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Fame is a Vampire

albert_einstein_headI pass a sign outside of a business every now and then, and staring out at me beneath a bad logo is a caricature of Albert Einstein, complete with moustache and wild hair. And I wonder if anyone who knew him—either as a lowly patent clerk or as the head of the Institute for Advanced Studies—could have imagined that someday his face alone would suggest the most banal kind of problem-solving?

In the same way, while writing about his introduction to rock n roll, Bruce Springsteen has called Elvis “a jukebox Dionysus.” For Springsteen, rock music promised the “life-blessing, wall-destroying, heart-changing, mind-opening bliss of a freer, more liberated existence.” Yet it’s hard to imagine rock music meaning anything like this nowadays, especially when you can buy Nirvana onesies for newborns. It’s also hard for me to believe that any of the bands I listened to back in the nineties were creating their music so that twenty years later their songs—once so new and dour—could be heard in elevators and bathrooms.

Italy, Tuscany, Florence, Plaster Souvenir Statues Of David By Michelangelo  On A Street Stall. | Michelangelo, Stock photos, PhotoThe way we all become the vampires of the things we love and respect, eventually draining the life and meaning out of them until they’re either background noise or just nostalgia, is pretty staggering. But it’s also inevitable. Like the head of Einstein, or the kitschy reproductions of Michelangelo’s David, listening to pop music has become just a replacement for thinking, just something to do in between doing other things.

The way we live now has also removed every barrier that once existed between us and the experience of culture, barriers which gave things like magazines and movies and music their own space. Even ten years ago a book couldn’t be read at four in the morning in the dark while sitting on the toilet, but we can now read or watch or listen to anything, pretty much anywhere and anytime, and all of it is constantly interrupted by something else. The total experience of any one individual thing—a book, a movie, a painting, a piece of music—means less than the corrosive impulse to move on to the next one, endlessly.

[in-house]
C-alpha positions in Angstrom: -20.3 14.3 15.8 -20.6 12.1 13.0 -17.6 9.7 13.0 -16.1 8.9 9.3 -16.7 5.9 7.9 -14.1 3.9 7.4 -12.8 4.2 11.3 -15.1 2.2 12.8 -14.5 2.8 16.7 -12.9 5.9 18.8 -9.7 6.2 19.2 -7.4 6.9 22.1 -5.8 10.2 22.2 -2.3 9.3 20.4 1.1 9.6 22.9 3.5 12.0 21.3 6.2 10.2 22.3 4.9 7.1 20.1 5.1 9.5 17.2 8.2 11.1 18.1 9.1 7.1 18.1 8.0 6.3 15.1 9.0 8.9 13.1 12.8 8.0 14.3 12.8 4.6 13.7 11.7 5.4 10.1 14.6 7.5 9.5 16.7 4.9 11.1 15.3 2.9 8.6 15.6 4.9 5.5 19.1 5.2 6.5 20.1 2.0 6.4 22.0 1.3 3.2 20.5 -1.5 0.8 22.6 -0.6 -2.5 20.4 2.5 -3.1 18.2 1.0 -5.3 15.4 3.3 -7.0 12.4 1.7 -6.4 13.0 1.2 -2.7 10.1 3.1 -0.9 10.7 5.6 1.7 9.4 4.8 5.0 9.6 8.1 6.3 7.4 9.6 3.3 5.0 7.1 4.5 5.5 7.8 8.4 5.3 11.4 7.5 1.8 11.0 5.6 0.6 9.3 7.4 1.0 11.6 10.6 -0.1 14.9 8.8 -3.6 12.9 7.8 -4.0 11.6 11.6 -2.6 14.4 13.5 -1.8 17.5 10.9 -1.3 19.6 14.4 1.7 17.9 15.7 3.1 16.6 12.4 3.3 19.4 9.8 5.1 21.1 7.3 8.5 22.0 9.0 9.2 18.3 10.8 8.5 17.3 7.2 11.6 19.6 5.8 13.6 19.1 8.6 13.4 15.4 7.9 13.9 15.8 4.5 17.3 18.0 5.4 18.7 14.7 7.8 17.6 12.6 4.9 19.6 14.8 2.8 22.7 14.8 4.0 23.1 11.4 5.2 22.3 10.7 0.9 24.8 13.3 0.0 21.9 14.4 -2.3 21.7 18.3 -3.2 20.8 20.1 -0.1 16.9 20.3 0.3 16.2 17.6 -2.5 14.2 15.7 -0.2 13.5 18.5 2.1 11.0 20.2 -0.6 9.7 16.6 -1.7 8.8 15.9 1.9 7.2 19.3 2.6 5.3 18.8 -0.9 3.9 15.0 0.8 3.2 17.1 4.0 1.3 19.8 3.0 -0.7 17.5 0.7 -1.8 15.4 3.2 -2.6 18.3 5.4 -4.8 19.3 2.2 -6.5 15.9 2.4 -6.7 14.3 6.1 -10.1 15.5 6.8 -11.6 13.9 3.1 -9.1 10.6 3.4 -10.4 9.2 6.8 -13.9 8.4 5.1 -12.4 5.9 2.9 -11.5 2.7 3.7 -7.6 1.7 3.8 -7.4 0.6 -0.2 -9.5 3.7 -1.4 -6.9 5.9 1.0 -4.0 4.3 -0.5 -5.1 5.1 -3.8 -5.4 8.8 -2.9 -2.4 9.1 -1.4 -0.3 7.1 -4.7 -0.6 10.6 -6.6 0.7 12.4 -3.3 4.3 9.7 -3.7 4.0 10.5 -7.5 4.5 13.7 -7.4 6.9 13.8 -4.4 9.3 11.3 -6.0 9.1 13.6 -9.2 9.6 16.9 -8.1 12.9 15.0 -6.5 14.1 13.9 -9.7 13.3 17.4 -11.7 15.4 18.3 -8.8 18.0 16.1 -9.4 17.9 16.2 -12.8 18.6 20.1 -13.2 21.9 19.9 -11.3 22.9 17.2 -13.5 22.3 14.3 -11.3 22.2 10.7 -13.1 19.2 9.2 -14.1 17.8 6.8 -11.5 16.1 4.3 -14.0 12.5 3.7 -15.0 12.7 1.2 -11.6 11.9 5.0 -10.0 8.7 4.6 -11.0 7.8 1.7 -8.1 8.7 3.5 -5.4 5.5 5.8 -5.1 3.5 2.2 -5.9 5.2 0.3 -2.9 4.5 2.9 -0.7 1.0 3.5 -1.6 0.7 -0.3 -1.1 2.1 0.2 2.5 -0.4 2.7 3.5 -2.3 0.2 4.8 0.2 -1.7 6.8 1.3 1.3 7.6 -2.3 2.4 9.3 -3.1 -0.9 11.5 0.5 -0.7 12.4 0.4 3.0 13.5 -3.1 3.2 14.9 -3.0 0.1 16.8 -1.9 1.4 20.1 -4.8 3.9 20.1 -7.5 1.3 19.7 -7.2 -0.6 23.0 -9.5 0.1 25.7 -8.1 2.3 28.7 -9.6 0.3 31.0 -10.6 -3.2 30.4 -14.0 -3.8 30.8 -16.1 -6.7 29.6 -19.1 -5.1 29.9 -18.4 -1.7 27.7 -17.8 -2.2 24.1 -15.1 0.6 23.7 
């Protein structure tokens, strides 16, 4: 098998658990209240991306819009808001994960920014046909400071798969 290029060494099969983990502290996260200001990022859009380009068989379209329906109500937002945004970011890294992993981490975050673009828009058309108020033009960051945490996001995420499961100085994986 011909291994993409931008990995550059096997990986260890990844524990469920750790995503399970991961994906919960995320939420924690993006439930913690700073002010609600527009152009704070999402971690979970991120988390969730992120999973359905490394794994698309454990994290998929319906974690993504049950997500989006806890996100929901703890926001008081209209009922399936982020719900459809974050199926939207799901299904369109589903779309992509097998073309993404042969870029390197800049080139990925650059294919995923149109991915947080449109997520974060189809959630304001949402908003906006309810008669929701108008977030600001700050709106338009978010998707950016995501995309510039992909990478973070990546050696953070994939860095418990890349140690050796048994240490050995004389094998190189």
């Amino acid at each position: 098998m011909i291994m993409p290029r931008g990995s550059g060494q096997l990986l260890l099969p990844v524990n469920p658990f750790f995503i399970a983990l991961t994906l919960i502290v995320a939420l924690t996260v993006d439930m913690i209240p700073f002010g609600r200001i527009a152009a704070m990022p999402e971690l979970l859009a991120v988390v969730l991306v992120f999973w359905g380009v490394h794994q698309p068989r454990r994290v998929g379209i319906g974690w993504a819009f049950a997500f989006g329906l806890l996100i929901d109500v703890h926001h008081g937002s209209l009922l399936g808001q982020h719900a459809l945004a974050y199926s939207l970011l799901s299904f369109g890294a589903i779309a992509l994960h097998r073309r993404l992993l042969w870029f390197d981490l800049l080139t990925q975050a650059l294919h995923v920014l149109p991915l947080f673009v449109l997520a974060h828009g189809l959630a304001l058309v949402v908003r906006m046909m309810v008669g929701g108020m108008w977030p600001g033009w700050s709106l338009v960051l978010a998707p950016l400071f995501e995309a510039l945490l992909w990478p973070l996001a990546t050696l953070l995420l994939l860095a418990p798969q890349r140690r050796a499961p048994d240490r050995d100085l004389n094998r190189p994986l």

cobain2Quite eerily, Kurt Cobain predicted all of this back in early 1993, and what he said about rock music might as well stand for pop culture as a whole: “It’s already turned into nothing but a fashion statement and an identity for kids to use as a tool for them to fuck and have a social life…  [In the future] I think they’ll use sounds and tones, and use it in their virtual reality machines, and just listen to it that way and get the same emotions from it, and then go to a party of virtual reality machines there with a whole bunch of headphones … but I actually I think there’ll be virtual reality machines that will get you high, technology will be that good. And then there’ll be like virtual reality junkies, finding them dead on their couch from OD’ing.”

This is a stunning prophecy, but of course it isn’t everything. As much as people want to deny that culture or religion or ideologies change and grow, the fact that meaning deteriorates is the reason that all of them do change, and must. Anything that’s meaningful eventually becomes so depended upon that it’s exhausted and emptied. But some new version of it is always only a moment away. Any idea that is really worthwhile can never really die; it can become exhausted or cheapened, but it will always be reinvigorated somehow. After seeing Einstein on a silly sign, he can yet be revived by reading about his life. And any tired meme of Michelangelo’s David can easily be surmounted by finding a photo of the real thing, and staring into his inscrutable eyes.

And despite the existence of Kurt Cobain action figures, his music and words can still tear your heart out. Happiness too—and the revival of meaning—are also inevitable, and nearly all of these revivals are private, take place offline, and are meant for no one else’s ears.